Gram Parsons / Austin Steel Guitarist Neil Flanz Has Died

There are few tours that are more legendary to the history of country music than the six-week tour that Gram Parsons embarked on in 1973 behind his album GP. Yes, there were certainly bigger tours with higher grossing receipts, or tours that featured a more scintillating lineup. But when it comes to sowing influence, few top it. Accompanied by Emmylou Harris and a band called The Fallen Angels, it was the rock world’s introduction to country, and it was the country world’s introduction to Emmylou Harris.

Hand selected for the band by Gram’s road manager Phil Kaufman was steel guitarist Neil Flanz, who was assigned the critical task of introducing the beauty of the instrument to a mostly rock audience. Along with Kyle Tullis on bass, N.D. Smart on drums, and Jock Bartley on lead guitar, the tour snaked across the United States, playing the Armadillo World Headquarters in Austin, TX, and was joined by Neil Young and Linda Rhonstadt in Houston among many other legendary spots and moments between February and March of 1973, making believers out of attendees, despite the band barely practicing before starting the tour, and the inconsistent performance of Gram himself, who would be dead by September.

Neil Flanz recalls the tour as one of the most exciting parts of his career with “thousands of cheering young long haired fans being introduced to country for the first time … rushing up to the stage just to touch us.” It also resulted in the recording Live: 1973 taped in Long Island, New York. Along with Gram’s languid disposition and Emmylou’s harmonies from those recordings, many took away the steel guitar playing of Neil Flanz as foundational to their love of country music.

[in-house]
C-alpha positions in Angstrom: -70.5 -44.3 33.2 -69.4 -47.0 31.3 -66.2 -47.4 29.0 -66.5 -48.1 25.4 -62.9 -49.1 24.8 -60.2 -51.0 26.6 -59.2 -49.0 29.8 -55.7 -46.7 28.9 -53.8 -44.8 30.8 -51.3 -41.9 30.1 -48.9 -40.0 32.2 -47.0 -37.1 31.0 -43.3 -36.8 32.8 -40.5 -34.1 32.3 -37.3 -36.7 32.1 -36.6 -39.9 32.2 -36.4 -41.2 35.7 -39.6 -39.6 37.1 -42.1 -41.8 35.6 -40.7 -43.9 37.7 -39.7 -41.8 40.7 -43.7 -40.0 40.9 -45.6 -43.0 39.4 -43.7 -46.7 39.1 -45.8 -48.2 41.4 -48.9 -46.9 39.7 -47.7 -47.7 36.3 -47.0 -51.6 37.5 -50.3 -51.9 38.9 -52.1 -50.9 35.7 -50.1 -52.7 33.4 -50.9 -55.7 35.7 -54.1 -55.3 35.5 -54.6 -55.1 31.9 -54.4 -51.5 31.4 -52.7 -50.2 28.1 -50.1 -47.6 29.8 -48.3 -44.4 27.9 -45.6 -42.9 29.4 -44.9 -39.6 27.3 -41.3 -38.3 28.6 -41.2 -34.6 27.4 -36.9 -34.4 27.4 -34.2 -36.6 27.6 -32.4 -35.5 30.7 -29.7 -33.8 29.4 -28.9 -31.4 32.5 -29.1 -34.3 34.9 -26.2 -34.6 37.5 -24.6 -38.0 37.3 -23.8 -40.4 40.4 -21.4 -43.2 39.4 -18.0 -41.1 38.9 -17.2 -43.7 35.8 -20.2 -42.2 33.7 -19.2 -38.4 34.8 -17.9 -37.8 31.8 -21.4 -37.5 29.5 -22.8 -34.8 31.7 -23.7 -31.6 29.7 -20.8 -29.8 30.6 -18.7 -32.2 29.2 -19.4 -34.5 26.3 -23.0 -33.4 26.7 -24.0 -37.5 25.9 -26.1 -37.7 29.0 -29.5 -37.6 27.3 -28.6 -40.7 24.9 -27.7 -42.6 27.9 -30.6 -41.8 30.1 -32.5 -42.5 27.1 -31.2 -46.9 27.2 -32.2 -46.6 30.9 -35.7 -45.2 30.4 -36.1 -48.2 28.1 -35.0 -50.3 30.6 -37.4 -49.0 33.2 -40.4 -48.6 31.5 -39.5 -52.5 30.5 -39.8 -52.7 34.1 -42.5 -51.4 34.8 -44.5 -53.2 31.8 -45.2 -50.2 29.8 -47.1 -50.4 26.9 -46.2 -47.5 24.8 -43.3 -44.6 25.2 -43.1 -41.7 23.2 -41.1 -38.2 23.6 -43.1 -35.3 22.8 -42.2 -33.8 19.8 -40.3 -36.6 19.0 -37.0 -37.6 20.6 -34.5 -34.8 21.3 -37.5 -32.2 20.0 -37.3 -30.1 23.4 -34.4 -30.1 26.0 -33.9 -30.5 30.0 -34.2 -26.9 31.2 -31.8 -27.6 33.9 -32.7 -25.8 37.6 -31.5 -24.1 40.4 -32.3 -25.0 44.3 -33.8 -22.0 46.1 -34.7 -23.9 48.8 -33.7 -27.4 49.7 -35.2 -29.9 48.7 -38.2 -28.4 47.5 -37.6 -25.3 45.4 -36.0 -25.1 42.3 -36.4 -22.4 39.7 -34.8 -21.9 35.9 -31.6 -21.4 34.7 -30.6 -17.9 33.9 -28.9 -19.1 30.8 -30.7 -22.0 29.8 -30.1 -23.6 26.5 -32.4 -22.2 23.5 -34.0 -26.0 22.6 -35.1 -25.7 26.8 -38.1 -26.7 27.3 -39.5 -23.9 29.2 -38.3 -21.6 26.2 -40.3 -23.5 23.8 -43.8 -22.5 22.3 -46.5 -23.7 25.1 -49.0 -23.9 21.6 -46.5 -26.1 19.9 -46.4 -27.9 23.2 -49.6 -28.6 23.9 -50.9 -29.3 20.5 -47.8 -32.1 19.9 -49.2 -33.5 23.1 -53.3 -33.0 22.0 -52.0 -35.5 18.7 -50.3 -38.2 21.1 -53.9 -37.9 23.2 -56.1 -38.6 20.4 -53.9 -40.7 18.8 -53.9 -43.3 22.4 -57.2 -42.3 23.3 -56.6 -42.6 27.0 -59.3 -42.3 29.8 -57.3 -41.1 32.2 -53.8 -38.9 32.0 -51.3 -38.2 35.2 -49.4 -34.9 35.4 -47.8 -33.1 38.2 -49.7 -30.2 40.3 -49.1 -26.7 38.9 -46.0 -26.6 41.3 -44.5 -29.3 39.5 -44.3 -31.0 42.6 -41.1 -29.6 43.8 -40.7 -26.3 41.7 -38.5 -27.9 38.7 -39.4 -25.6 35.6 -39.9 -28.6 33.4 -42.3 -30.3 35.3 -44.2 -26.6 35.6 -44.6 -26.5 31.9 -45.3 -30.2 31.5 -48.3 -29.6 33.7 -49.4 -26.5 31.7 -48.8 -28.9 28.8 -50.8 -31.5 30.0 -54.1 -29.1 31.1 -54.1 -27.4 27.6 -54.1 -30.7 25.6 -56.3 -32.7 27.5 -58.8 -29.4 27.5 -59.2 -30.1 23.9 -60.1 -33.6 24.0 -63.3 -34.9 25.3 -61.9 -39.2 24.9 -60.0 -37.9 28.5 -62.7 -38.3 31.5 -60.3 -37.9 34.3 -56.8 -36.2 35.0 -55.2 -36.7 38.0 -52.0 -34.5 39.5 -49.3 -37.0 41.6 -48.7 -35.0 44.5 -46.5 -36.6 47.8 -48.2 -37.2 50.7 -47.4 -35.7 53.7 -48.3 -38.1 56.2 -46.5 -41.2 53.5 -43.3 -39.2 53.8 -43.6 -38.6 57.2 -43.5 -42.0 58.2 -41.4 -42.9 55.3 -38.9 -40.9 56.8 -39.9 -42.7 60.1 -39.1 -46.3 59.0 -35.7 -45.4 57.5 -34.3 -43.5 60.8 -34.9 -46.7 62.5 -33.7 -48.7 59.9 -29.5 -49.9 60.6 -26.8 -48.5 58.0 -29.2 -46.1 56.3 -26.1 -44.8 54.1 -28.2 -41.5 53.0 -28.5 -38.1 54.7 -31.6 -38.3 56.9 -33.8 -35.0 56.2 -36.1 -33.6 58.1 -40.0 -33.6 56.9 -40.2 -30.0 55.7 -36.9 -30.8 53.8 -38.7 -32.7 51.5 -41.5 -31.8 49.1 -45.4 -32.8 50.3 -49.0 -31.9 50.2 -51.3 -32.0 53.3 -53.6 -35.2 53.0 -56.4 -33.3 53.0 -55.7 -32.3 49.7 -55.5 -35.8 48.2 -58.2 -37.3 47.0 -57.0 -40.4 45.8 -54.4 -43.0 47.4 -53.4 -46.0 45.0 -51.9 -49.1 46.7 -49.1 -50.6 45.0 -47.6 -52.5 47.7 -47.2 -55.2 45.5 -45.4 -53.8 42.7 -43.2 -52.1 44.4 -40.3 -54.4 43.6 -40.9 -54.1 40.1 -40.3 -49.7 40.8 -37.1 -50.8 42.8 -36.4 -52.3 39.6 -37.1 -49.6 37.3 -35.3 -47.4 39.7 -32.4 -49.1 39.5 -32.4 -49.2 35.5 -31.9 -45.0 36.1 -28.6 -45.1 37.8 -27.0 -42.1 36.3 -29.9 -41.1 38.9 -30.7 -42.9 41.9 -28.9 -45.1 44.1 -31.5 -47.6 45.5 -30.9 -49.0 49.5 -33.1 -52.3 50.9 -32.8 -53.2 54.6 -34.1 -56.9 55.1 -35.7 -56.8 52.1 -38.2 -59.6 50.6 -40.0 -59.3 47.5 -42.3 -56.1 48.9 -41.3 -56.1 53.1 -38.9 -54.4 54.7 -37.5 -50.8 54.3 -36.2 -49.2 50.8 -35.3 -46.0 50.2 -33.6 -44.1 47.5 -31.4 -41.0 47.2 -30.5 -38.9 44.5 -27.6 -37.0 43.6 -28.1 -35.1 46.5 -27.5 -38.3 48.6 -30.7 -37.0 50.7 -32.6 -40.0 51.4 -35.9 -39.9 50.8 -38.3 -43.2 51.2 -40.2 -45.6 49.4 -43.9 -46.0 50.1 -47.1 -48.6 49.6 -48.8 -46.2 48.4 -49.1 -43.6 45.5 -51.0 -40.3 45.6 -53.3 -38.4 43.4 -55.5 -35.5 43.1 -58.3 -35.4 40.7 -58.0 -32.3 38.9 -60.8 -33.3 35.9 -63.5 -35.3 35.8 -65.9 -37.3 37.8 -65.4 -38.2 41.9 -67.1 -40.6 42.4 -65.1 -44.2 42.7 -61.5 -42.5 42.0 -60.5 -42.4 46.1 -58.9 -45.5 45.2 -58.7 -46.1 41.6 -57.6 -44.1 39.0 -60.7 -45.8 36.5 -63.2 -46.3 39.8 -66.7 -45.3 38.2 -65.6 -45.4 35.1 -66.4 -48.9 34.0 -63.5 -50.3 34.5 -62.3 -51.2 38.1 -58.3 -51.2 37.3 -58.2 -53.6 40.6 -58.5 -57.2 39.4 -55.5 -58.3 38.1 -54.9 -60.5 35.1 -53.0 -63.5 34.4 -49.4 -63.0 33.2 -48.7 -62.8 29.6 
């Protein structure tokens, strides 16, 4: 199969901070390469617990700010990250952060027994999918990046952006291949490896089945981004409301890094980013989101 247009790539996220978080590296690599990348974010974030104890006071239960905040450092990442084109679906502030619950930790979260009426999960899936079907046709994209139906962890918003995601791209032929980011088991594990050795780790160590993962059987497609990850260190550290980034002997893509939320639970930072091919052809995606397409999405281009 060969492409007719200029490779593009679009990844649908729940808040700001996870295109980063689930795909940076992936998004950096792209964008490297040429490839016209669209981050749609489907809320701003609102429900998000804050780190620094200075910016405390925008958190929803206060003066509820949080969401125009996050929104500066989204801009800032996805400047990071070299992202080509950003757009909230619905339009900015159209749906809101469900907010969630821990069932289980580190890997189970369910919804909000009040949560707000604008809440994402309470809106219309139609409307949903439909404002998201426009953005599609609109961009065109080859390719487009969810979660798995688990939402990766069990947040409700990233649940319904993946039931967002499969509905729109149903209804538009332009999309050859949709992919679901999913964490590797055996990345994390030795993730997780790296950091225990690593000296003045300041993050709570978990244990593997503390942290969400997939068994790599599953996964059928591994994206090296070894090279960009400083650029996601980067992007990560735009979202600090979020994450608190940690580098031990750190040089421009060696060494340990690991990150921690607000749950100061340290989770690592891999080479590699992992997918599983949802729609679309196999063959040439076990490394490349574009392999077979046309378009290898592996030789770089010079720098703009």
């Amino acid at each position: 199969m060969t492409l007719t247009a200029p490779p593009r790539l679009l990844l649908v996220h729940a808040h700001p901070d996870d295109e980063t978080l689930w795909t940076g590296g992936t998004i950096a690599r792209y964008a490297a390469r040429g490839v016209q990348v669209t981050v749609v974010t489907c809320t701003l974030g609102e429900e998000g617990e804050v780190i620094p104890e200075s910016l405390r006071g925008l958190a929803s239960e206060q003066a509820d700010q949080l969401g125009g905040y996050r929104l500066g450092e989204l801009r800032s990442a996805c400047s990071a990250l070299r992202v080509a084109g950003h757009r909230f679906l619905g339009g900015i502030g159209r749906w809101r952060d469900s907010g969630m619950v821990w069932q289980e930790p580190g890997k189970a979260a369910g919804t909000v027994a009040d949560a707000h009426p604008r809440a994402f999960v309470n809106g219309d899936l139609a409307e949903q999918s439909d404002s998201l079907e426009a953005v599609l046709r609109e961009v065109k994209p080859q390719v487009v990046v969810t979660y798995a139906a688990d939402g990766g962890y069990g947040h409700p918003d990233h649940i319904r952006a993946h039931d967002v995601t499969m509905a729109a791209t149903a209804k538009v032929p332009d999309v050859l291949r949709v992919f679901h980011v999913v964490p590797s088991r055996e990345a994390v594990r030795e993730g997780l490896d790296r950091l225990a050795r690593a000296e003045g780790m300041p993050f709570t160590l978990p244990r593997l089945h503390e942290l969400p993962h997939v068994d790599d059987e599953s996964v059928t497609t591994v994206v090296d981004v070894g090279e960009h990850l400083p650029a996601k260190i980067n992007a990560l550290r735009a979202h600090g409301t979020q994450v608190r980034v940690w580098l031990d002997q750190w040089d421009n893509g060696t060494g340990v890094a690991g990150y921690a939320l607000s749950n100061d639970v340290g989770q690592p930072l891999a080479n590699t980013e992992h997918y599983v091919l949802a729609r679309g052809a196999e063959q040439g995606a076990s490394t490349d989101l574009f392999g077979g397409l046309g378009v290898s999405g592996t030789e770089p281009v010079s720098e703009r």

But Neil Flanz wasn’t a 70’s country rock icon, he was a staunch traditionalist originally from Montreal, Canada who had been playing behind country artists for a decade at that point. Born June 22nd, 1938, he grew up listening to the Grand Ole Opry on the radio, and enjoying the music of artists such as Canadian cowboy singer Wilf Carter, first learning guitar at the age of 13, and moving to the steel guitar by the time he was 17. Playing with whomever he could in eastern Canada, he recorded two albums of steel guitar music, Neil Flanz and His Nashville Steel in 1962, and Get on the Star Route in 1964.

While playing at the Country Palace in Montreal, Neil Flanz had the opportunity to back up primary Gram Parsons influence Charlie Louvin. Along with his steel guitar albums, this Louvin connection helped spread the word about Flanz down south, and he eventually moved to Nashville where he regularly played behind Louvin, along with other artists such as Billy Walker, Jean Shepard, including on the Grand Ole Opry stage, while also working as a session guitarist and playing in The Kelly Rogers Breed.

After touring with Gram Parsons, Neil Flanz relocated to Austin briefly, and played with the Bronco Brothers, which was a traditional country outfit that included Marcia Ball. But eventually he ended up back in Nashville playing regular local gigs with Peppertree (prev. The Kelly Rogers Breed), as well as holding a residency at a place called Deeman’s Den where artists such as Johnny Paycheck, Webb Pierce, Faron Young, and “Little” Jimmy Dickens would sit in.

It was in 1980 when Joe Sun offered to make Neil Flanz his full-time steel guitarist, and he hit the road once again, playing all around the world, including a gig on Austin City Limits. Over time, Austin seemed like the place Neil Flanz ultimately belonged, and that’s where he ended up after permanently relocating there from Florida in 2004. A mentor, instructor, and elder in Austin’s country music scene, Flanz played in the band of Alvin Crow and others, and was also a long-time member of the country outfit Fingerpistol.

“Neil Flanz, who has been Fingerpistol’s beloved pedal steel player for the last decade, died last night,” the band posted on Friday, December 3rd, making Neil’s official date of death December 2nd, 2021. “His passing was peaceful. He was in the company of close friends … and listening to his favorite music. He will be dearly missed by all of us.”

Neil Flanz, his ties to Gram Parsons and the Grand Ole Opry, and to Austin music throughout his career made him a living legend, admired by fans and his fellow musicians alike. He was inducted into the Steel Guitar Hall of Fame in 2016.

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